Period: Early Twentieth Century
Height: 3.6 inches
Width: 5.6 inches
The series of twenty blackface postcards of children acting and posing in different settings, postally unused and in good condition with only light creasing. Verso, the cards are all clean and show the standard postcard, communication and address headings.
Showing twenty theatrical ensembles depicting a plethora of scenes from the beach, the courtroom, the zoo, the bedroom, the smoking room, the timber yard, at work, at play, on the road and at sea. Amongst the fourteen children used throughout there is also an anthropomorphic bear present in some scenes, merely adding to the bizarre and off-key feel. One can imagine the organisation and direction levels needed to stage these scenes were quite high, and we know they are English as the street themed cards show road signs for Devon and London.
It is unusual to find a set of these cards still together, especially being English, with more examples found across the pond in the USA. Almost certainly, American producers would have used African Americans, but in England models would have been 'blacked up' to produce these 'humorous' cards. Whilst we find these cards very non 'PC', in the late Victorian and Edwardian periods, and indeed up until the 1920s, this was considered the norm. Now very scarce, this set provides us with a very important, albeit ugly, insight into social history at the turn of the century.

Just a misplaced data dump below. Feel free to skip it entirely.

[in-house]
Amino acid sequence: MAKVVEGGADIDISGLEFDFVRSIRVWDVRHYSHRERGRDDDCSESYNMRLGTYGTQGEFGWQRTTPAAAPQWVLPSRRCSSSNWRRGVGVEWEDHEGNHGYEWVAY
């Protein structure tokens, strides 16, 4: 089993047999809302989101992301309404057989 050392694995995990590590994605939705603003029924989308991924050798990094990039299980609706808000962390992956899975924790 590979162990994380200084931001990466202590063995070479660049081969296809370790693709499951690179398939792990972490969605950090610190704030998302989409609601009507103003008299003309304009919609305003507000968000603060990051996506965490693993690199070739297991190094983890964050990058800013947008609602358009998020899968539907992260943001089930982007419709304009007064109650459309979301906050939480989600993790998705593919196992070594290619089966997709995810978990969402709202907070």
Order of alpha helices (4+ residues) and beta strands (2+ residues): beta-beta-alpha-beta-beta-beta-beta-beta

Falling into a very niche area of collecting, and so horribly politically incorrect, this set remains simply fascinating and proves a scarce find just one hundred years on from their conception.